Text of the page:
The first half of the new Jukebox the Ghost album is as jaunty and upbeat as ever, but later in the journey of "Safe Travels," the band trade in some of their certifiably danceable hooks in favor of deeper, darker introspection.

"To me, all good pop music -- even good, sunny pop music -- has a real hint of sadness going on," says guitarist and singer Tommy Siegel. "If you're all bubbles and happiness all the time, it doesn't really resonate with people."

Siegel says that most of the songs on "Safe Travels," were written before the band actually assembled to record. But when pianist and vocalist Ben Thornewill lost his grandfather and drummer Jesse Kristin lost his father, both to lung cancer, it gave the latter half of the album a heightened emotional power. Tracks such as "Dead," "Adulthood" and "Ghosts in Empty Houses" deal with weighty fears of mortality previously untouched in the band's first two releases.

"It is more vulnerable," Siegel says of the new album. "It's a lot more personal than we have been in the past."


Fresh off trying out the new material at the music festival juggernaut that is Bonnaroo, Jukebox the Ghost dive headfirst into the type of thoroughly demanding tour that now defines them. Their New York City show sold out months before.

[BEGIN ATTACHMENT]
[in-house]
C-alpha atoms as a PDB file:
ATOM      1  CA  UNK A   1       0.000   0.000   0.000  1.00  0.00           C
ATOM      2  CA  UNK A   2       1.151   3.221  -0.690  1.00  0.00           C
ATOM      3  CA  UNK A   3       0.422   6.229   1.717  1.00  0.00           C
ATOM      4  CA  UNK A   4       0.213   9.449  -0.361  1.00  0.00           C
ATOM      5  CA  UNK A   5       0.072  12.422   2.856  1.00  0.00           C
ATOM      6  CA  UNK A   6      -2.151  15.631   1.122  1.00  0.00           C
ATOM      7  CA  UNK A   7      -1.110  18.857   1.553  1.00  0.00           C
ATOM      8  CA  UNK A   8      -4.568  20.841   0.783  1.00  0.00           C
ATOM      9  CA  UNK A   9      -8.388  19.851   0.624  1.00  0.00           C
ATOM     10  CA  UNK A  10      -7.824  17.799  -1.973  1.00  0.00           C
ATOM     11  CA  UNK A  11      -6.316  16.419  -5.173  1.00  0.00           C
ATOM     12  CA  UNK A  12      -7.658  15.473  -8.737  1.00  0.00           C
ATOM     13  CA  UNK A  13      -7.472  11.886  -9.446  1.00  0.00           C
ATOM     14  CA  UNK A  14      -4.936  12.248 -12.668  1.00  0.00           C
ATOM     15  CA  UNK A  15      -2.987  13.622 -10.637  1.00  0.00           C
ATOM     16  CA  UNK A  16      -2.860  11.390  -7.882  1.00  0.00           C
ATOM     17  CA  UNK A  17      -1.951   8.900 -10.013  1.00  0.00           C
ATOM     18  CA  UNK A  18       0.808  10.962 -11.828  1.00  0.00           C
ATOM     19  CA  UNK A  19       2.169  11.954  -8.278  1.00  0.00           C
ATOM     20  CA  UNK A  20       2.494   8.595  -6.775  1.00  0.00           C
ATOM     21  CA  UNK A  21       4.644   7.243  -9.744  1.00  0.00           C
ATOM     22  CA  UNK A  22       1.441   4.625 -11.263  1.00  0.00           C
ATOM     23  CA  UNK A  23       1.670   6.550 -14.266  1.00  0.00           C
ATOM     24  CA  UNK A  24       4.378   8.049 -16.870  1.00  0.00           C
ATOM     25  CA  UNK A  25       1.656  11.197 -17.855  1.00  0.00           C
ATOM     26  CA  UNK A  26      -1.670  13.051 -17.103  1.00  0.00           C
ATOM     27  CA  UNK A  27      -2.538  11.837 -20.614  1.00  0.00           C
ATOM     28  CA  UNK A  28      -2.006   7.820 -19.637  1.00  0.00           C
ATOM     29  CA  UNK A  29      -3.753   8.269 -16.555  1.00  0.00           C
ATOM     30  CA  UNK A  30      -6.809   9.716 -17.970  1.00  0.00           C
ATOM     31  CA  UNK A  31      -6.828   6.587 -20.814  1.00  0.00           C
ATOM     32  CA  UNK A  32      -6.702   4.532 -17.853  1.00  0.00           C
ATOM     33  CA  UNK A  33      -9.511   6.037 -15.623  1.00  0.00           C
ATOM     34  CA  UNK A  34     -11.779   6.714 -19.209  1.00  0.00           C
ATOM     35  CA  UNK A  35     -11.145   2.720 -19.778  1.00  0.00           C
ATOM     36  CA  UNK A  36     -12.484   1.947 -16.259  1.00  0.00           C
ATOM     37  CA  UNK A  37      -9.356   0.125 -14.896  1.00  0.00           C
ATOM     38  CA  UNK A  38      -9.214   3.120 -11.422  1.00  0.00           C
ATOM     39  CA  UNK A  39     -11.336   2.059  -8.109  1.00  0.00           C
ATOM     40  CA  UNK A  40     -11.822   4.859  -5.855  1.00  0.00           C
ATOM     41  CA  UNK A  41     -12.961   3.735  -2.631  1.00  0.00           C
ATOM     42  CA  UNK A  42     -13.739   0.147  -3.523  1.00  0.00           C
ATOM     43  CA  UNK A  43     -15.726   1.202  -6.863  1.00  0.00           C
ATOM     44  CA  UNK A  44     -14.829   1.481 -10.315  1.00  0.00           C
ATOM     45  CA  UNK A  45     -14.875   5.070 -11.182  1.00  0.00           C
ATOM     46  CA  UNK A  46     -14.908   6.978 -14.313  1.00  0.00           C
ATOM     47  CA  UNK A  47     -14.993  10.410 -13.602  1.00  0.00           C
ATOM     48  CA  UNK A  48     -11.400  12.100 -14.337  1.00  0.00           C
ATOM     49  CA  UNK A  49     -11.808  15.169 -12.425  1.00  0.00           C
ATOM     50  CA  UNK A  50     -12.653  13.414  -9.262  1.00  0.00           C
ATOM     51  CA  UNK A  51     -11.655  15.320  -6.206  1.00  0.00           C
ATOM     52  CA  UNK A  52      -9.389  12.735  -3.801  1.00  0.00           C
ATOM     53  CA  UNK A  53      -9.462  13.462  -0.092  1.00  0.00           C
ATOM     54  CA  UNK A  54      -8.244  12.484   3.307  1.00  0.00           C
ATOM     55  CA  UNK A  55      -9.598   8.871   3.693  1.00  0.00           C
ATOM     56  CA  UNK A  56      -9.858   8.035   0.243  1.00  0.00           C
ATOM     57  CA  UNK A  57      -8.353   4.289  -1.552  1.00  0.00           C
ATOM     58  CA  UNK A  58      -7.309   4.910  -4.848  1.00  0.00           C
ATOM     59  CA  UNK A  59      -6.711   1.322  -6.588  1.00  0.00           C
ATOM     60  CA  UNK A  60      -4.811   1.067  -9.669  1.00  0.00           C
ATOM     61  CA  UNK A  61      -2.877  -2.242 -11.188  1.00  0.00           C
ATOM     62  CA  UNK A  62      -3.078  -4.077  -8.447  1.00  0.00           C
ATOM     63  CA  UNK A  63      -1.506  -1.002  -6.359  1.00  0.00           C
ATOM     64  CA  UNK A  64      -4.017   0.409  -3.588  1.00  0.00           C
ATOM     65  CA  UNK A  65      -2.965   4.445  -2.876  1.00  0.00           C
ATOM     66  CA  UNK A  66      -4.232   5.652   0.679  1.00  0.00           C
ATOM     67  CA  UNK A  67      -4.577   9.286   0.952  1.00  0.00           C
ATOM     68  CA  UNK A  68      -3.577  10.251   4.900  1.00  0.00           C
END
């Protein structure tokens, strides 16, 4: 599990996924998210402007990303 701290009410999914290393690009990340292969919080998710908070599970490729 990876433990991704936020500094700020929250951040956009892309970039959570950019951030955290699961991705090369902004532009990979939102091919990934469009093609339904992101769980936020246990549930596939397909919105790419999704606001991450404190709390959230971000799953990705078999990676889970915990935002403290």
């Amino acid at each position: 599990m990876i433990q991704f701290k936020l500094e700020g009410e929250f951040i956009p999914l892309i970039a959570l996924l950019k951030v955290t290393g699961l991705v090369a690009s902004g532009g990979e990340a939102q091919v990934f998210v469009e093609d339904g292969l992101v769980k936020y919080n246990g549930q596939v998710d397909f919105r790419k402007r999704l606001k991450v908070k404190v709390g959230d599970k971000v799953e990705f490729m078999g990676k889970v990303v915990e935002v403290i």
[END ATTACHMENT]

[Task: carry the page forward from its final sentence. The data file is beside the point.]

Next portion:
"It sold out so far in advance, that there was never really any way for someone who wasn't already a huge fan of our band to get a ticket," says Siegel of the Bowery Ballroom gig. "So that's really exciting to me -- that we're going to get on stage, have a sold-out crowd and it's going to be filled with only people who are really on top of the band and really like the band."


The album artwork for "Safe Travels" features a painting from artist Christopher Ferrino. The cover photograph on their previous effort, "Everything Under the Sun," is also by Ferrino. Siegel says the

decidedly abstract image comes from a series of Ferrino's depiction of ladders.

"We liked the metaphor because we weren't really thinking of 'Safe Travels' as like an actual traveling thing; it was almost a mantra for saying good-bye -- a breakup, or passing onto another realm or what have you," Siegel says. "His whole series of paintings with ladders really resonated with us."
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